After 400 – 500 thousand km (250 – 300 thousand miles), bearings and synchronizers will have to be replaced.
ZF 5HP automatic gearbox
The ZF 5HP automatic gearbox as well as being quite fast for its period, is also very reliable in general. Obviously it has some weaknesses, this is especially true for the versions from the early production period.
This gearbox does not like overheating and can suffer from premature wear of the torque converter and its lock-up clutch. Usually the automatic transmissions of the BMW 5 Series E39 with powerful V8 or diesel engines are more stressed.
Among the least expensive elements that will need to be changed over time are various solenoids and sensors. The valves in the hydraulic block (Valve Body) can wear out over time and this will cause rough gearbox operation. There can be also problems with the drums.
In general, with normal use and regular oil changes, the 250,000 km (155 k miles) mark is exceeded without major problems. If the gearbox is treated very well, in some cases it is possible to reach even more than 500,000 km (300 k miles) without major investments.
GM 5L40E automatic gearbox
GM 5L40E (General Motors) automatic transmissions are rarely encountered with 6-cylinder engines. These gearboxes don’t perform as well as the ZFs.
With aggressive use there will be heavy wear on the torque converter and its lock-up clutch. It can be completely worn out already at 80,000 km (50 k miles), causing major vibrations and oil leaks. Fragments caused by wear end up in the oil.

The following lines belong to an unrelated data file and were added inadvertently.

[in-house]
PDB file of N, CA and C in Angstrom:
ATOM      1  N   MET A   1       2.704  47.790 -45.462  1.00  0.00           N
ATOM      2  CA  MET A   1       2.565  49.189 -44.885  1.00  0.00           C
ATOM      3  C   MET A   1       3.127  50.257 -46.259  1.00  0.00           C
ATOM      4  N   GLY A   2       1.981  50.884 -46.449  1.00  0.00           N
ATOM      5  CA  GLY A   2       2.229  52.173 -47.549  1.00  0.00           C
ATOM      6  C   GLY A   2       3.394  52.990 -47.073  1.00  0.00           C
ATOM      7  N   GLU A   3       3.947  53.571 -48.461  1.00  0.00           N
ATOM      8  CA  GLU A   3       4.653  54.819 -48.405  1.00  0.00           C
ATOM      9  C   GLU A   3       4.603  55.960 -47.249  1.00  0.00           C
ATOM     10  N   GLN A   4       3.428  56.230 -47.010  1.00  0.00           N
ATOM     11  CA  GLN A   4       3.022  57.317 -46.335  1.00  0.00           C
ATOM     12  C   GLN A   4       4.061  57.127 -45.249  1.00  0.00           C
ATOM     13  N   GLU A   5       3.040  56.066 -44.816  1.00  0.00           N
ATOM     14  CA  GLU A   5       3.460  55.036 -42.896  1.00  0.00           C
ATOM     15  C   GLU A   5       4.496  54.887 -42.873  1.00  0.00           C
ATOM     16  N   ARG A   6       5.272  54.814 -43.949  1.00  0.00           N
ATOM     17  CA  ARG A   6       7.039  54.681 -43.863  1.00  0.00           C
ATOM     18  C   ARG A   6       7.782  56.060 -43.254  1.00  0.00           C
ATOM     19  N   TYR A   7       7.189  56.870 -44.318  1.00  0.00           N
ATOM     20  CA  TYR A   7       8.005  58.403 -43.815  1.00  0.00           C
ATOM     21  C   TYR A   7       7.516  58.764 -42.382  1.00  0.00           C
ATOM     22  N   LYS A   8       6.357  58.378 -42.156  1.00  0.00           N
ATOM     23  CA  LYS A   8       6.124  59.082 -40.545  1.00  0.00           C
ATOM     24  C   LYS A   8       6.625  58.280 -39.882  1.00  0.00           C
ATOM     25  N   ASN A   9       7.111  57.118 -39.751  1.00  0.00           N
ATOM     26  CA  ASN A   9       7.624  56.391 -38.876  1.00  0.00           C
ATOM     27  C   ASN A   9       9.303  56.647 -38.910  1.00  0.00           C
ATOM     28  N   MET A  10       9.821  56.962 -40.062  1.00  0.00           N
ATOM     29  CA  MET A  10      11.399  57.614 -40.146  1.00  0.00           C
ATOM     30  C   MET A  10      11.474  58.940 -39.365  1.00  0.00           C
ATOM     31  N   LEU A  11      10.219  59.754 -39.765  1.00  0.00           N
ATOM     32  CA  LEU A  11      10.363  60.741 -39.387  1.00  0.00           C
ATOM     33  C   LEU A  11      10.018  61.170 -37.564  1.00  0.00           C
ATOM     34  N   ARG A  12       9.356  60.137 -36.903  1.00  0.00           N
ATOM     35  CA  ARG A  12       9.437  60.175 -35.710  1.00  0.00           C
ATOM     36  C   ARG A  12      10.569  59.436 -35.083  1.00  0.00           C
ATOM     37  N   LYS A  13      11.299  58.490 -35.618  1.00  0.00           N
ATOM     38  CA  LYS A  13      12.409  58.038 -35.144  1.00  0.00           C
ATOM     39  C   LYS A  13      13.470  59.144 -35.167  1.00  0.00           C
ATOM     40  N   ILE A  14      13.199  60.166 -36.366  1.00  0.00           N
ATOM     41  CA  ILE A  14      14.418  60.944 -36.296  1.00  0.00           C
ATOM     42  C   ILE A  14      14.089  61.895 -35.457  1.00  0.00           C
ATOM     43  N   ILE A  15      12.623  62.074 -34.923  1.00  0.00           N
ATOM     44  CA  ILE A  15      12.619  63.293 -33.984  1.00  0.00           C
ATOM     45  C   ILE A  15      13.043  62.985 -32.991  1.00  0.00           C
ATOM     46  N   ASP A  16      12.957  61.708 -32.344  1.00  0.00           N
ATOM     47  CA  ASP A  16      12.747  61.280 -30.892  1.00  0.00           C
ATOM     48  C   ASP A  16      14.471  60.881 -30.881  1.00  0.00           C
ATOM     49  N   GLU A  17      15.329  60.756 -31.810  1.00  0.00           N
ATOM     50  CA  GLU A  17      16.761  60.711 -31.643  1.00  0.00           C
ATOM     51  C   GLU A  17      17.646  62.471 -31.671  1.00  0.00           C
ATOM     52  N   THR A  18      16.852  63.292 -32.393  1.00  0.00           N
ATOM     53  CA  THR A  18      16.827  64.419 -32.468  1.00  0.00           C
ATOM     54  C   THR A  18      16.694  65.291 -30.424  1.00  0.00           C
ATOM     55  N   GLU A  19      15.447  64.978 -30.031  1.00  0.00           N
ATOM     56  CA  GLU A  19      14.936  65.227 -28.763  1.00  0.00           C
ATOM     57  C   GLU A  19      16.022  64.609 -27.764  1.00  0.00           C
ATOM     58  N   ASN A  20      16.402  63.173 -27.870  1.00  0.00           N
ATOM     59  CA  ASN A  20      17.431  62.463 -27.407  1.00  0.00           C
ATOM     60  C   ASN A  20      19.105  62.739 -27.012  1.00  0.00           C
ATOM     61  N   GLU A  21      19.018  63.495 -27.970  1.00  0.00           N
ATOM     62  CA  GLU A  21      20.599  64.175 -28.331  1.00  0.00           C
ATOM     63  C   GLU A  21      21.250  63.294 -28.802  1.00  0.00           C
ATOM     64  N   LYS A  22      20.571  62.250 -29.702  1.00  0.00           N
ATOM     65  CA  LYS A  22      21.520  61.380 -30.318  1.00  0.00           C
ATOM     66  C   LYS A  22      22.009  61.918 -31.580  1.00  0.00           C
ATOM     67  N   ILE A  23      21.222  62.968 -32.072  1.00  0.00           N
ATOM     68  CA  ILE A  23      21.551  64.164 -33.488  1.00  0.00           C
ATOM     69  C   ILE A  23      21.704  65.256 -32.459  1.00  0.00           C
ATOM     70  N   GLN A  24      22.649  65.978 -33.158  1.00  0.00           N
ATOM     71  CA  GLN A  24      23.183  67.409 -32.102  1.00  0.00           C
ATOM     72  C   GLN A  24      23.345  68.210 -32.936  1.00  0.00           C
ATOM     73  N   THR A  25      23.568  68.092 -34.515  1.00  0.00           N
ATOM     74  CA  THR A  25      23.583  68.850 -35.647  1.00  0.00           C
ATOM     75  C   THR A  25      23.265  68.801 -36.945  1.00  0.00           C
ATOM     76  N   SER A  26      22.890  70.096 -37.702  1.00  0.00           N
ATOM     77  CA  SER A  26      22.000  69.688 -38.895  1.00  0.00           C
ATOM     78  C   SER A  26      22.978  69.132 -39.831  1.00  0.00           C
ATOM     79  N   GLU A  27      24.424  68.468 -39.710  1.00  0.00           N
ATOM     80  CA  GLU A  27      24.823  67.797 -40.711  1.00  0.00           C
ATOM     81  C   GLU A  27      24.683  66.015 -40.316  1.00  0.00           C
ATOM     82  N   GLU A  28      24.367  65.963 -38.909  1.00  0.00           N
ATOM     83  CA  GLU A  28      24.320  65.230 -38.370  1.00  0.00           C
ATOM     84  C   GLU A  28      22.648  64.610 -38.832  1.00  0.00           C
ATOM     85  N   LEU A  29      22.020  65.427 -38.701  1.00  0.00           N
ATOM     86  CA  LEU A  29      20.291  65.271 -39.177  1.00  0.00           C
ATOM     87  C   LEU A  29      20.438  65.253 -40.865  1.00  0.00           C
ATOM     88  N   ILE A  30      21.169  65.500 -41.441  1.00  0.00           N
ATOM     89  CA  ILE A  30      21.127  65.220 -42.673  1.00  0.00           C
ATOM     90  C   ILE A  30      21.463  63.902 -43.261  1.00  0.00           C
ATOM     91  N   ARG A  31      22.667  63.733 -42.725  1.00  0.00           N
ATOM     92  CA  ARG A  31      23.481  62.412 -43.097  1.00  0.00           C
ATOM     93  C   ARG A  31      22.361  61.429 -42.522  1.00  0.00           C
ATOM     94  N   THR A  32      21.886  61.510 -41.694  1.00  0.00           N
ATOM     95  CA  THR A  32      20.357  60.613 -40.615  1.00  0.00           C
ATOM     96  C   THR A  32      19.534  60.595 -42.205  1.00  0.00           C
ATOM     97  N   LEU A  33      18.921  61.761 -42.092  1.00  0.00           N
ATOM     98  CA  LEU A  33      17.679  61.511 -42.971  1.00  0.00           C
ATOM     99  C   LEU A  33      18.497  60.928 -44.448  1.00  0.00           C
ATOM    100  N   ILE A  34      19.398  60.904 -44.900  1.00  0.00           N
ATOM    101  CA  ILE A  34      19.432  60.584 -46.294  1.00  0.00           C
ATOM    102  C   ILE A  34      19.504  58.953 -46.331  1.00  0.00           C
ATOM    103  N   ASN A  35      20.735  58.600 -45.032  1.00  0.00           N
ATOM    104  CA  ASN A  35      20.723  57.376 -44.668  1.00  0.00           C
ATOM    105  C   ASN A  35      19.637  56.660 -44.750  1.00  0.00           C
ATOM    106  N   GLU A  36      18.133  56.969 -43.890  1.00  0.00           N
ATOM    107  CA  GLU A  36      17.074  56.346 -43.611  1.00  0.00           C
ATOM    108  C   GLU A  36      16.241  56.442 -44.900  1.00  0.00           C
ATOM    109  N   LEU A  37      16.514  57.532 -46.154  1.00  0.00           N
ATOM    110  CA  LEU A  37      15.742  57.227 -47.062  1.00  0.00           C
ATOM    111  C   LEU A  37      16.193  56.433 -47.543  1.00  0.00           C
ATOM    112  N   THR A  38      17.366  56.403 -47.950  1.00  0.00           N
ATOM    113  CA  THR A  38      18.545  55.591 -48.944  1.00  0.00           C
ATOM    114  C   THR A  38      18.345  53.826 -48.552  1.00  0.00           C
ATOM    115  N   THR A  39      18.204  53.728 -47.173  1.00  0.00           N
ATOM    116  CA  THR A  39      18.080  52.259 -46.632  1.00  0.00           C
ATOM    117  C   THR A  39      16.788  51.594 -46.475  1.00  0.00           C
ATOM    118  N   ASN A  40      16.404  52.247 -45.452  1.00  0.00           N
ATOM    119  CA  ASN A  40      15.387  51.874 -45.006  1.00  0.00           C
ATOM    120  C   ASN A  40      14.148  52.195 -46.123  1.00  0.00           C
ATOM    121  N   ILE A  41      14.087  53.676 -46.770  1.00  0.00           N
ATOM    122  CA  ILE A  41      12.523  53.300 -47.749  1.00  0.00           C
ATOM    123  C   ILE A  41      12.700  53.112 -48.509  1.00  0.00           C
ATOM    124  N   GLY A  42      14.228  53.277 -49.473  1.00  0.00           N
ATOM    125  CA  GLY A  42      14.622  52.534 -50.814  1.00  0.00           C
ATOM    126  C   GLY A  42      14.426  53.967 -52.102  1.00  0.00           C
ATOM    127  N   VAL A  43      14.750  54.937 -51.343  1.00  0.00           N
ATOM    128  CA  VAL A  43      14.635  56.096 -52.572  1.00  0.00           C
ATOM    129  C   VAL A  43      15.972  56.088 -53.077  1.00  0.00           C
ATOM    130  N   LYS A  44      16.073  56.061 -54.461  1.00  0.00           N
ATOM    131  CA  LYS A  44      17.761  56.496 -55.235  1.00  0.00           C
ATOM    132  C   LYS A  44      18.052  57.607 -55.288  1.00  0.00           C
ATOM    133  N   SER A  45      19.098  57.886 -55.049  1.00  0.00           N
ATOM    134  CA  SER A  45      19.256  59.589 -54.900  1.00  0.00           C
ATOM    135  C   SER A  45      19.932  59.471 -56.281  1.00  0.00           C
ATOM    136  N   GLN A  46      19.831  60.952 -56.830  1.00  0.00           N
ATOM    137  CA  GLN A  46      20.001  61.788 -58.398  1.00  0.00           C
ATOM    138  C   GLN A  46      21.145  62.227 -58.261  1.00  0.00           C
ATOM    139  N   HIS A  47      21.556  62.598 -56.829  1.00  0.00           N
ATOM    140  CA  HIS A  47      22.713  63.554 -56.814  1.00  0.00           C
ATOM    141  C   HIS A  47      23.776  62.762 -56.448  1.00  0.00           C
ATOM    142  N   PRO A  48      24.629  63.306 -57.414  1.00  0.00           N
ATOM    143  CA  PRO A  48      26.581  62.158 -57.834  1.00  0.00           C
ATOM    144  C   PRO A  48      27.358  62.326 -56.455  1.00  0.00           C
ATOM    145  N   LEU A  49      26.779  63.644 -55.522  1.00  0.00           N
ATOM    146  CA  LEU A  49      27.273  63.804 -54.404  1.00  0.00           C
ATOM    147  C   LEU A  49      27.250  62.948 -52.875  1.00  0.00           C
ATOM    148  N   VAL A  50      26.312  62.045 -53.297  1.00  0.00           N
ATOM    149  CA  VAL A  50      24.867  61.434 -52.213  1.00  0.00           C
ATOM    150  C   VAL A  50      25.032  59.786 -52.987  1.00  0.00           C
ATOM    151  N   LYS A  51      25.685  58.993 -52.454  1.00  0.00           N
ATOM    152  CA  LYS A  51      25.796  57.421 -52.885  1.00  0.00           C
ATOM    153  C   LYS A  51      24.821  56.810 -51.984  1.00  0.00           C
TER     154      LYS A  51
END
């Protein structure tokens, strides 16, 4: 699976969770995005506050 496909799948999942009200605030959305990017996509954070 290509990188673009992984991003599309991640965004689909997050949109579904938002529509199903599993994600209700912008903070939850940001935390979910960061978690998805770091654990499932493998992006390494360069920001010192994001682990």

Dirty oil will quickly ruin the hydraulic block (Valve Body) and irregular operation with rough shifting will appear. The oil pump will also suffer a lot. This, in addition to dirty oil, does not like long running at high speeds. As the pump wears out, oil pressure is lost, and the number of possible problems suddenly increases.
Early production GM gearboxes could have problems with the thermostat. If this gives way, the gearbox overheats and accelerated wear of various elements occurs.
When it comes time to repair this automatic transmission, it usually costs a relatively large amount. If, on the other hand, frequent oil changes are made and you drive calmly, the gearbox lives without major problems at least 200 – 300 thousand km (125 – 185 thousand miles).
Drivetrain and Transmission System
If you decide to buy a used BMW 5 Series E39, you will need to carefully check the drive shaft (cardan shaft) which begins to fail over time. For the rest, in general the transmission is quite resistant and long-lasting, provided that the car is used in a not too aggressive way.
Suspensions, Steering and Brakes
As we mentioned, the suspension is very nice on the BMW 5 Series E39. It was one of the best sedans of the late 90s under this aspect. We have also mentioned that extensive use of aluminum elements has been made and this can lead to large repair costs.
Unfortunately with age these wonderful suspensions start to give problems. Among the first elements to give way will be the bushings of the front arms, stabilizers and silent blocks. Even some arms and links may need to be changed around 150,000 km (95 k miles).